HOWELL: Alan, passing along some information that we will, of course, need to confirm through our sources here at CNN, but suggesting that this is not a mechanic. And that is really important. That is why I stopped you there in your tracks because, again, this is a person, you know, a mechanic would typically have that run and taxi qualification.

So if that is not the case --

ALLEN: That means this person somehow knew how to take off the runway and take this airplane into flight. So we'll continue to -- of course, so many questions to be answered. Thank you so much.

DIEHL: It is evolving obviously. It sure. But even a ground service agent would have access. And a ground controller and the tower would not know whether or not this guy is a mechanic or a ground service agent. So if he said I'm going to taxi the airplane into the runway in for maintenance purposes, I can't manage that they would --


HOWELL: -- would have access but I guess the question is ability. That is the surprise here. So, Alan, thank you for being with us. We'll, of course, continue to wait, as authorities pass along information. And certainly we will be tracking that information down as well. Thank you for your time.

ALLEN: Thank you, Alan.

Saudi Arabia promises an investigation into an airstrike in Yemen that killed dozens of children on their way to a camp.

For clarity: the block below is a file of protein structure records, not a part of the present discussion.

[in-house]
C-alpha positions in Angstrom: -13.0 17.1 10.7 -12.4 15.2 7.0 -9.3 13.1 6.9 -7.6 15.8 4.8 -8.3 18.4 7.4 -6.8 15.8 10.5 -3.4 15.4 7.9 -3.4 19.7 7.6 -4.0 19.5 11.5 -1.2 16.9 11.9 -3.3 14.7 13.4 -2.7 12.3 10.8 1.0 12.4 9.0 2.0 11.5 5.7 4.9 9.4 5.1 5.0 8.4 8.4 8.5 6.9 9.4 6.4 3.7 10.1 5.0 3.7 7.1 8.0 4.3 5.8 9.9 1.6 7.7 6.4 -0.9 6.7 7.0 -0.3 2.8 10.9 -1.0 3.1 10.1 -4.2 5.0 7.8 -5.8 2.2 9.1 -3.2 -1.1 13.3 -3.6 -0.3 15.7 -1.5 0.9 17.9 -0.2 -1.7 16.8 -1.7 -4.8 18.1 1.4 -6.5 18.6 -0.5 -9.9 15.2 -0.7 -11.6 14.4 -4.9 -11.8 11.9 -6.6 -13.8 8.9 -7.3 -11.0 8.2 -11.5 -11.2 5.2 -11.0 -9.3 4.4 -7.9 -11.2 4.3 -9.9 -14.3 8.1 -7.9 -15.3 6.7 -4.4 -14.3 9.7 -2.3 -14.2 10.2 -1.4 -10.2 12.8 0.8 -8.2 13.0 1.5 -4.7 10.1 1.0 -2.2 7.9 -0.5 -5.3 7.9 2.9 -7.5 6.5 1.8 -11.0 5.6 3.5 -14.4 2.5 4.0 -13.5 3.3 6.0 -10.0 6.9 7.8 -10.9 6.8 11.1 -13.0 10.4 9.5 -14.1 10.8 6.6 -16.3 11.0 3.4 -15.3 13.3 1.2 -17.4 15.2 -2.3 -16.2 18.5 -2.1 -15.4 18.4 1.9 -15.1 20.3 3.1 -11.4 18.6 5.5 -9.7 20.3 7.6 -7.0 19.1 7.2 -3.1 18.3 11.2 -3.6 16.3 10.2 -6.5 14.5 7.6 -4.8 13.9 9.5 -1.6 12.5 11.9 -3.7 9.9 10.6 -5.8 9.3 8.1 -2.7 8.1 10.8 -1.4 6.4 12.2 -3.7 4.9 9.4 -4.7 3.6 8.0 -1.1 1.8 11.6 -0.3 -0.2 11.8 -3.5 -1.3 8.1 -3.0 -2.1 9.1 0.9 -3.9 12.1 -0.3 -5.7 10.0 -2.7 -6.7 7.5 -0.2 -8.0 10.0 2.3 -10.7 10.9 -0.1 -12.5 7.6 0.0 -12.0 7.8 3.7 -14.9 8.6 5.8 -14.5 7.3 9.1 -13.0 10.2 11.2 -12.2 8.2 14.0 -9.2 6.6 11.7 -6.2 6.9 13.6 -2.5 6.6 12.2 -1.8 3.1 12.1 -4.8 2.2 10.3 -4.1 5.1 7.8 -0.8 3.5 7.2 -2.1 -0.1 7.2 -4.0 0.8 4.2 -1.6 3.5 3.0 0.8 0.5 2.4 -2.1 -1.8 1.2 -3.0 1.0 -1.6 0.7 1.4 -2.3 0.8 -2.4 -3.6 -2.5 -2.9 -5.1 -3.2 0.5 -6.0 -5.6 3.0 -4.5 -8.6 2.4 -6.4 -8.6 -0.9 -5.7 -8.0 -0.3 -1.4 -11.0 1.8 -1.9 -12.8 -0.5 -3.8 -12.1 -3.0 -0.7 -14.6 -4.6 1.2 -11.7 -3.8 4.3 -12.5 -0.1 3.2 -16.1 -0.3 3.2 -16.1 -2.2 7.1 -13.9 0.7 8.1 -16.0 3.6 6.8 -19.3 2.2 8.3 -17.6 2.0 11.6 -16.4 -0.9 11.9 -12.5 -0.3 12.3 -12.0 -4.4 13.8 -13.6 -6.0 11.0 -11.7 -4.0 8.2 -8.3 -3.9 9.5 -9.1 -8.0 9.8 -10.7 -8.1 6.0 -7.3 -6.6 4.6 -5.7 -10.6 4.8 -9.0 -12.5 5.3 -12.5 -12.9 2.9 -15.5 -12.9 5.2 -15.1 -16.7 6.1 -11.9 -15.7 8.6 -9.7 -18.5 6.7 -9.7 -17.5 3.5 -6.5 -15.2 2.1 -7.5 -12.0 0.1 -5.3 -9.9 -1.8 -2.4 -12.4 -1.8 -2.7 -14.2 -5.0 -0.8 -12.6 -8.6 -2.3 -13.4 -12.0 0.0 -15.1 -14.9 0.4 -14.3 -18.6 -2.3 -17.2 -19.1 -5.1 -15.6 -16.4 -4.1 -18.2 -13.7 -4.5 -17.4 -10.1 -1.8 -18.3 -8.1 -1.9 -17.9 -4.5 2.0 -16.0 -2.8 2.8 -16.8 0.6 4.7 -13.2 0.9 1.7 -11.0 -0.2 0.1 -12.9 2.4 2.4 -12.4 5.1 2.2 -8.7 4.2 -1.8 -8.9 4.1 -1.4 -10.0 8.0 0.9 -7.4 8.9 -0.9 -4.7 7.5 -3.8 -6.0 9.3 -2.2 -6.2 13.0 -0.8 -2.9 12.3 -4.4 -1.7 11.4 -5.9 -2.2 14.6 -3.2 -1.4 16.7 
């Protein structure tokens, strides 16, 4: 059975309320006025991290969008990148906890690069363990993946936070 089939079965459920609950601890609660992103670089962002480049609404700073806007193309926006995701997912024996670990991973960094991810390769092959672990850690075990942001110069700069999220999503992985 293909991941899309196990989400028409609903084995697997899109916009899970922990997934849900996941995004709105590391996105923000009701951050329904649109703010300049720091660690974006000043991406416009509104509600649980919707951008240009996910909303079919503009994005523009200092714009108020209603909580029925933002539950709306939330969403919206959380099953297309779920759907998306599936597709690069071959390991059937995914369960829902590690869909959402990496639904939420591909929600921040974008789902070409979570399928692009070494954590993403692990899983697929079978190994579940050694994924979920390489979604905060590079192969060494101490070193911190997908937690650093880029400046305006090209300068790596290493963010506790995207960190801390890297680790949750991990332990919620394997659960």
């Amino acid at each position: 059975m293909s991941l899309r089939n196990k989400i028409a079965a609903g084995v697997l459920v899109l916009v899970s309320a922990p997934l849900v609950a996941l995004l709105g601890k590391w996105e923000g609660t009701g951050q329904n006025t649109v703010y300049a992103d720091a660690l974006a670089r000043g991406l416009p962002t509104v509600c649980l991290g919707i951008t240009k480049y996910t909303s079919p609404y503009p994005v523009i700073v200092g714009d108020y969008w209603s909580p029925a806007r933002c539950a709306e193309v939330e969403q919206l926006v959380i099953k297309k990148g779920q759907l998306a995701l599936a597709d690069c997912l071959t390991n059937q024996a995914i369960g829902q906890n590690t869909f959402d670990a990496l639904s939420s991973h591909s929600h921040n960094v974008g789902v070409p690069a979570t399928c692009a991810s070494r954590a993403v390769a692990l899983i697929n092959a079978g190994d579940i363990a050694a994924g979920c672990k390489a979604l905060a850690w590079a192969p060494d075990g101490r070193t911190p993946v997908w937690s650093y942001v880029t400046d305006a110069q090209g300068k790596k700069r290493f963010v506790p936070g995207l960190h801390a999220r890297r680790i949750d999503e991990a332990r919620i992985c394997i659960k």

HOWELL: The very latest on that tragic incident is coming up after this short break. Please stay with us.




ALLEN: The Saudi-led coalition fighting in Yemen in an ongoing war there says it will open its own investigation into an airstrike Thursday that hit a school bus filled with children in the northern part of the country.

HOWELL: The U.N. Security Council is demanding a, quote, "credible, transparent investigation." The coalition, which is backed by the United States, defended the airstrike as a, quote, "legitimate military operation" against Houthi rebels.

The bloodied, battered bodies of dozens of small children, they tell a very different story.

ALLEN: Absolutely.

When is it OK to hit a school bus?

We must warn you, the images you are about to see are just horrible but there is no sanitizing the reality of what is happening in Yemen, a war that has been virtually ignored. Here is our Nima Elbagir with more.


NIMA ELBAGIR, CNN SENIOR INTERNATIONAL CORRESPONDENT: There are new images emerging from Yemen, images that really bring home the heartbreak of the aftermath of the strike by the Saudi-led, U.S.- backed coalition in that Northern Yemeni province of Saada.